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Weather
Ernesto picks up the pace
After a lull in the 2012 Atlantic hurricane season, there are signs of activity picking up.
Last Modified: 06 Aug 2012 09:49

Satellite image of Tropical Storm Ernesto as it developed in the eastern Caribbean Sea. [AP]

It has been a strange 2012 Atlantic hurricane season. Compare it to an Olympic athlete who gets off to a flier in a race and then slows after realizing they have gone off too fast. The question is, will they blow up or will they pick up the pace for a burst towards the finishing line?

The hurricane season begins officially on 1 June, but the atmosphere seems to have ignored the calendar, with Tropical Storm Alberto forming on the 19 May.

Just over a week later Beryl formed and when it arrived onshore at Jacksonville Beach, Florida it became the strongest landfall of any pre-season Atlantic tropical cyclone on record.

Chris became the first hurricane of the season and it was third earliest third tropical cyclone, after 1887 and 1959.

Tropical Storm Debby, which developed on 23 June, was the earliest fourth storm on record  - and there was still another week of June to go. But then…nothing.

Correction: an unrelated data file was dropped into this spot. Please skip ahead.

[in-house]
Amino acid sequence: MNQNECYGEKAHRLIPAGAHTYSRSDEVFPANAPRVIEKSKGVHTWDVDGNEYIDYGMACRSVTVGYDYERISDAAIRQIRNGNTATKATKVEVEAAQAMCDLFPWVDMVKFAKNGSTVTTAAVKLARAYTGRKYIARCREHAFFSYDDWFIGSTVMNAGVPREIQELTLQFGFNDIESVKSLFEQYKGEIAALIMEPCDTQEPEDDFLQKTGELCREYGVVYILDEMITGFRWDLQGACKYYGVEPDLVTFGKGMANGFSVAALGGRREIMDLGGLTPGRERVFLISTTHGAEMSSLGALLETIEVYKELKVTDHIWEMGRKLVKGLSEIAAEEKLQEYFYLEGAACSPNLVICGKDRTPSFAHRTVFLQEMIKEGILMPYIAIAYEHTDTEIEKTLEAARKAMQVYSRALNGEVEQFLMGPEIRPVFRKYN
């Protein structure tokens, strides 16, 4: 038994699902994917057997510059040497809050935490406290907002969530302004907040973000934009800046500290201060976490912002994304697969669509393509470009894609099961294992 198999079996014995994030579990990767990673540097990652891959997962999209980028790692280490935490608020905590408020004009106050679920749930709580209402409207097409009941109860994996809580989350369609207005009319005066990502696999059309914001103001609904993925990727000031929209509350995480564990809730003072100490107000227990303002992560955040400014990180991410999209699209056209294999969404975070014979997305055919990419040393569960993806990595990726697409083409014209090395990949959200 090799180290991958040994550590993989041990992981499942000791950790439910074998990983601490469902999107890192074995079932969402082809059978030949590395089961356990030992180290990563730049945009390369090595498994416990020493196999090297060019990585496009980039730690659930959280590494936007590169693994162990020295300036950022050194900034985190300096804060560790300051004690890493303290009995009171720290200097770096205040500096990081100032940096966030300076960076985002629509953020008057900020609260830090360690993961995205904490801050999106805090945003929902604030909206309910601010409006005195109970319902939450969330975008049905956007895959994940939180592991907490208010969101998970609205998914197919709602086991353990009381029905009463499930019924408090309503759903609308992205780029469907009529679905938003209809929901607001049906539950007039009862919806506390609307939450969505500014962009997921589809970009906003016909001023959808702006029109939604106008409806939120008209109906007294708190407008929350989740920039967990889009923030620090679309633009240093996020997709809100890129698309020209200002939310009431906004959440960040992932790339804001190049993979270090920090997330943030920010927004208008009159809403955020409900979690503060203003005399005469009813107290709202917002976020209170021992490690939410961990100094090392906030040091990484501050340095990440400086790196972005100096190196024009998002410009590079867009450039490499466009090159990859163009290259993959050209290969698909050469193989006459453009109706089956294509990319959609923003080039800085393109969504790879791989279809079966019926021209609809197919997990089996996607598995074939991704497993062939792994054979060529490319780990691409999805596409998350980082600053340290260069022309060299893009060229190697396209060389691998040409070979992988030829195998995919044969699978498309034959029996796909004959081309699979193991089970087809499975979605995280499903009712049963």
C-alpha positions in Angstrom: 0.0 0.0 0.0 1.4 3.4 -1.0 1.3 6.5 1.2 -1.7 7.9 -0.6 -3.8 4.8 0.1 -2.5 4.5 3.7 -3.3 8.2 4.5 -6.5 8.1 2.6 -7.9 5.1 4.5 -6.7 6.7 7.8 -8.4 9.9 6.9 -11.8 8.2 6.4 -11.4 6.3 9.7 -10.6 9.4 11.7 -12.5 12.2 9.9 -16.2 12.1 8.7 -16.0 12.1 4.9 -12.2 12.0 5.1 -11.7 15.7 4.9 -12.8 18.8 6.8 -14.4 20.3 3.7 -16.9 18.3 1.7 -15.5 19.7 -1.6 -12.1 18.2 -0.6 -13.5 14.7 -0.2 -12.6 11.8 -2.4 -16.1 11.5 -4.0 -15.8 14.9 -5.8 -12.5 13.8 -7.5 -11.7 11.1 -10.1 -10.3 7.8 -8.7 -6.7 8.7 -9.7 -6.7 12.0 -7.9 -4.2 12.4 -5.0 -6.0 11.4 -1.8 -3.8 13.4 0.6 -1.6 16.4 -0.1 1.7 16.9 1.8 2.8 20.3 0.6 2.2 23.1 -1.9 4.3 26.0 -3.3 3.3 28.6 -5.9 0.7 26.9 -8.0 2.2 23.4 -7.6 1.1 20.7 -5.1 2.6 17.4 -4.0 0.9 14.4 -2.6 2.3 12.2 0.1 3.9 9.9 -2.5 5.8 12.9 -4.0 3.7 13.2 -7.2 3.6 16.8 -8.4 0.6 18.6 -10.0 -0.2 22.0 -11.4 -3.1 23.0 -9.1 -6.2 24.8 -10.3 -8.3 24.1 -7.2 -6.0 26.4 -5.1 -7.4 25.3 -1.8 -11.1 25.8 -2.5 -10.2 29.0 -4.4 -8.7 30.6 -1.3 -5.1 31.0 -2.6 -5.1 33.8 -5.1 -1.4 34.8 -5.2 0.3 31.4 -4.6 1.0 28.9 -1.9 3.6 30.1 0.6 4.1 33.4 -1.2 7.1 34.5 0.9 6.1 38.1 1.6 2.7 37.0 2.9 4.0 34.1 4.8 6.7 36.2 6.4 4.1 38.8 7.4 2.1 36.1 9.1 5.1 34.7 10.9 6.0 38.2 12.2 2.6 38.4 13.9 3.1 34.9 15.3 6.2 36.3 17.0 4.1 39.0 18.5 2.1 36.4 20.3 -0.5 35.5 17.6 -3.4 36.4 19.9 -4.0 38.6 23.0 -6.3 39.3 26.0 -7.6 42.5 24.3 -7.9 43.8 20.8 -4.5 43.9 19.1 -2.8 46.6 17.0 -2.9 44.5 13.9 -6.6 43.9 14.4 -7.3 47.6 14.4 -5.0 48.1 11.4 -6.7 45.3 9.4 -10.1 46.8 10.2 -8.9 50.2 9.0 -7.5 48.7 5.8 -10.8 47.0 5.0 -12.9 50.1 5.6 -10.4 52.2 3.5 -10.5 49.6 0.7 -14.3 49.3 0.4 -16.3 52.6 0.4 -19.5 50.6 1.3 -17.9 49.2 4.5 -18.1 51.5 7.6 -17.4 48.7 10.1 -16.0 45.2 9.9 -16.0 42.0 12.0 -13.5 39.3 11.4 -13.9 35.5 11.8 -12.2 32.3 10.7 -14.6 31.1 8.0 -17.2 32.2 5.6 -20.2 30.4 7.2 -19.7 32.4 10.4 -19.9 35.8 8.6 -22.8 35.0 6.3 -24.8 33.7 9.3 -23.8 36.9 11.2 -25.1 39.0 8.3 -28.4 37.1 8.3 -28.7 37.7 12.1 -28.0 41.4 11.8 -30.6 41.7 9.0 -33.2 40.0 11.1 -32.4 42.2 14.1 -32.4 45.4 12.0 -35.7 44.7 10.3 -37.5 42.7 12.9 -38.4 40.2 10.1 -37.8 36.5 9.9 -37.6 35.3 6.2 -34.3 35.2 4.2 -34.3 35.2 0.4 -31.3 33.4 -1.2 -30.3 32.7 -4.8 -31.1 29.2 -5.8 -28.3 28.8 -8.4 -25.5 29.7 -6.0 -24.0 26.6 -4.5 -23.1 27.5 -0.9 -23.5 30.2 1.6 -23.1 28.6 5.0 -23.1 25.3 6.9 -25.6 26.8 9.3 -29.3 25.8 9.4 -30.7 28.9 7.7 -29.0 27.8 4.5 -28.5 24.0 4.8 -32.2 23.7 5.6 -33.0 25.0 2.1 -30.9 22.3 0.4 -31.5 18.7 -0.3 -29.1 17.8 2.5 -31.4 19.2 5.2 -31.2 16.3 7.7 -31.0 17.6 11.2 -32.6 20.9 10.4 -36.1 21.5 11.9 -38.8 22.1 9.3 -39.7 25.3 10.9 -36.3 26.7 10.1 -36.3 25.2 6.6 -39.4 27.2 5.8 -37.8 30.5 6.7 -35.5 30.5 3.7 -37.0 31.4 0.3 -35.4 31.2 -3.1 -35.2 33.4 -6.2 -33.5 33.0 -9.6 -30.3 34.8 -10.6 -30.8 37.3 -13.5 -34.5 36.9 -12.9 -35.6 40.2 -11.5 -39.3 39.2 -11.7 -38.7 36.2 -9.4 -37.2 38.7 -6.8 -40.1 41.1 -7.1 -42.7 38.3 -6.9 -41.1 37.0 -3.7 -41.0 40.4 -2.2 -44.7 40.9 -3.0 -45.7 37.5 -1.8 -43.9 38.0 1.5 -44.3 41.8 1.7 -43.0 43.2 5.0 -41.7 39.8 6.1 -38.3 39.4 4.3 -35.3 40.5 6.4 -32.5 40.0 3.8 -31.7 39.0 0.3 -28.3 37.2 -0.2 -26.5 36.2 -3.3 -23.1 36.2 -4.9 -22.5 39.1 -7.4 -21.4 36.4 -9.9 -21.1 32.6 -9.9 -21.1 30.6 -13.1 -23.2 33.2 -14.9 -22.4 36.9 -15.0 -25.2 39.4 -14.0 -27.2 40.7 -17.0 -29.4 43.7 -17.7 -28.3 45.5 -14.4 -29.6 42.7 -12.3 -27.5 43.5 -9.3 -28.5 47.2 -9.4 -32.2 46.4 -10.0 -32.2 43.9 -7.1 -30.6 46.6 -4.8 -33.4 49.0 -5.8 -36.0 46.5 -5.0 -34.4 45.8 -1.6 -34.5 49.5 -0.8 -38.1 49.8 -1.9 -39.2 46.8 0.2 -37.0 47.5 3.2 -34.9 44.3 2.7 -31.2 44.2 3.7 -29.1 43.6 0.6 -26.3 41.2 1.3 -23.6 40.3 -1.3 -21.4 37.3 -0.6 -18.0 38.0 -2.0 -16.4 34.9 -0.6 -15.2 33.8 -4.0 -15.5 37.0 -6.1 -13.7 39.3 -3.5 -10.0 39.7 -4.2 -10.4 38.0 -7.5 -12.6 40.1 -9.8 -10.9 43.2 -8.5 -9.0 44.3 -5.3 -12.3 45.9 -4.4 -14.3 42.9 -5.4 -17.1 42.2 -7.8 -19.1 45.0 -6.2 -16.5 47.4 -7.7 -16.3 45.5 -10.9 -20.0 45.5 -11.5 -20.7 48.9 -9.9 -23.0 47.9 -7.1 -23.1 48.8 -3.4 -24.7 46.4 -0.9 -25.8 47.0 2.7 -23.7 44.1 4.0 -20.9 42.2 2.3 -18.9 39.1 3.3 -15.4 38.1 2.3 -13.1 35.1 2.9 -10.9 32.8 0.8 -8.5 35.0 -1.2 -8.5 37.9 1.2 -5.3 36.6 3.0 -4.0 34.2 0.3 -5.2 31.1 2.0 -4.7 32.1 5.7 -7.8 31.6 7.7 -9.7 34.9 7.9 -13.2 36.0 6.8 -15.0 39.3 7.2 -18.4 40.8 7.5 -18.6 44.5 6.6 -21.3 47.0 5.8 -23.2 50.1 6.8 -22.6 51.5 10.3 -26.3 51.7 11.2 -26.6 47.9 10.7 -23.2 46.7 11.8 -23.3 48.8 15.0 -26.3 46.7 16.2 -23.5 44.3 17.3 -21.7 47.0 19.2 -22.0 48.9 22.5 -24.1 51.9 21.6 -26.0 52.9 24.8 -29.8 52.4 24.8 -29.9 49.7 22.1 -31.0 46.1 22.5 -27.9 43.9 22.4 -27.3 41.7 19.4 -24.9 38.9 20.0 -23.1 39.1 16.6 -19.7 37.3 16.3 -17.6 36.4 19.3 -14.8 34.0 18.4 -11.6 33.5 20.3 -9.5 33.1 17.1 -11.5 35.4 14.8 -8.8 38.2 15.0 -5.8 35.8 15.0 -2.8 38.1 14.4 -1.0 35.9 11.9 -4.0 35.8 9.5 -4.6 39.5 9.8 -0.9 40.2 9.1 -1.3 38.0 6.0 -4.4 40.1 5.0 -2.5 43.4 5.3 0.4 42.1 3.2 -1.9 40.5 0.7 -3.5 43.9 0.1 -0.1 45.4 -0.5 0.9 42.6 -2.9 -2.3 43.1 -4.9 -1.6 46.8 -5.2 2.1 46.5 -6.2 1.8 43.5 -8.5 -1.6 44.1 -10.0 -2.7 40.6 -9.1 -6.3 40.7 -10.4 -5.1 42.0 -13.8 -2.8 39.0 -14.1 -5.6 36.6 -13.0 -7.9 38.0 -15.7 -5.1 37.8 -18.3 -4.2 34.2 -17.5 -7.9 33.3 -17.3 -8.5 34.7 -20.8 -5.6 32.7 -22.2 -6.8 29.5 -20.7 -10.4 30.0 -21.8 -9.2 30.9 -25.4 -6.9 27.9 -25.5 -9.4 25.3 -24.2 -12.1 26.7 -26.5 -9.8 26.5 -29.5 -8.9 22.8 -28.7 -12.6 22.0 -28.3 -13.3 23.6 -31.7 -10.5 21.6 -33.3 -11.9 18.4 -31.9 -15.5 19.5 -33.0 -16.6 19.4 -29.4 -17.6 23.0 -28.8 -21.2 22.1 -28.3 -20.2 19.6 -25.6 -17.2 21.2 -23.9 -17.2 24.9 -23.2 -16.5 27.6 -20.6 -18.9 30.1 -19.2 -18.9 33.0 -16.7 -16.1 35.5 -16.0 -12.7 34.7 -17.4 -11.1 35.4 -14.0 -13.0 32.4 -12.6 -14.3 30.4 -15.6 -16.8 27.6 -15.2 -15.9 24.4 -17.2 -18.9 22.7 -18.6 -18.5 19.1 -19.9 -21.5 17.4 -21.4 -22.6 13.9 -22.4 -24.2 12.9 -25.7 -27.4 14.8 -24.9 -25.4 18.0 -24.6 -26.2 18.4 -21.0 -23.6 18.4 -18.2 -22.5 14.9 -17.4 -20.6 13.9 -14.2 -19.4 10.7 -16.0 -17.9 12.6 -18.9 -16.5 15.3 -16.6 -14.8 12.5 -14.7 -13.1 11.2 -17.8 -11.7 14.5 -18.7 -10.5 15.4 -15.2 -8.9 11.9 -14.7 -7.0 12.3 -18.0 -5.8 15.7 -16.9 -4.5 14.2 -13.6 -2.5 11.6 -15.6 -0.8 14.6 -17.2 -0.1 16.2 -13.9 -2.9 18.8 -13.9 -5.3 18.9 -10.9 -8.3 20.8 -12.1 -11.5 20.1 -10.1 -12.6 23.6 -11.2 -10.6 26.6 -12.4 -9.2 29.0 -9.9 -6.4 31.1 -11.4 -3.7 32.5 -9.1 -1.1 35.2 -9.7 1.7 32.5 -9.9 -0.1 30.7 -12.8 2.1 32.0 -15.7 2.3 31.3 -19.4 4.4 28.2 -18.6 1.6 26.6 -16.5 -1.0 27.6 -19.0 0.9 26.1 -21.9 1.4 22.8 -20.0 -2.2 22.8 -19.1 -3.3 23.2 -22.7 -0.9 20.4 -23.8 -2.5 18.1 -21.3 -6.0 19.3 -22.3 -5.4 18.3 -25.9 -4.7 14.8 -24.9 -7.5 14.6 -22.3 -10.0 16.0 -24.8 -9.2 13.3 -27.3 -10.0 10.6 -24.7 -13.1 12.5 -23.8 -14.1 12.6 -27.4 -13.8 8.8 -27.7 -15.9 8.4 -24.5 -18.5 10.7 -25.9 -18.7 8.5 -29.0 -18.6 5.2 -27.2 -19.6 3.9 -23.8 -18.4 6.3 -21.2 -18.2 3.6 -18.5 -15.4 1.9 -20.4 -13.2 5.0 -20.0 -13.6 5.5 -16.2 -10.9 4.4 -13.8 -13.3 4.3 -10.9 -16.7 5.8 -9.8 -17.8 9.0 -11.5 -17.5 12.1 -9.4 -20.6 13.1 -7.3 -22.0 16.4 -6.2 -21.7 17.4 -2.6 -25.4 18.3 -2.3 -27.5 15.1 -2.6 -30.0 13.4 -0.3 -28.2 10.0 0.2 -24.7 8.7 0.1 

Not a single cyclone formed during the month of July. This hiatus may seem strange but it is a surprisingly common occurrence during the month of July.

A similar thing happened as recently as 2009 and since records began in 1851 there has been an astonishing 88 occasions on which no July storms have been reported.

This is believed to be a result of variable sea temperatures and unfavourable winds through the atmosphere.

The formation of Tropical Storm Ernesto is a reminder that the season still has a way to go before it reaches its traditional peak in September.

Since 1851, more than 65% of all hurricanes formed after 1 September.

So there is plenty of time for activity to pick up and deliver the 14 named storms predicted by Colorado State University’s tropical storm forecasting team.

They expect six of these storms to become hurricanes, two of which will be major hurricanes.

What may prove to be the ‘fly in the ointment’ of these predictions is the development of El Nino, the periodic warming of water in the eastern equatorial Pacific. This tends to inhibit storm development and there are signs of a weak El Nino now beginning to develop.

As for the current Storm, Ernesto, it is expected to bring heavy rain across coastal Honduras before it develops into a hurricane just before making landfall close to the border between Belize and Mexico’s Yucatan Peninsula. This region can expect to see around 200mm of rainfall which is likely to result in landslides and flash flooding.

Ernesto will then weaken before drifting into the Bahia de Campeche.

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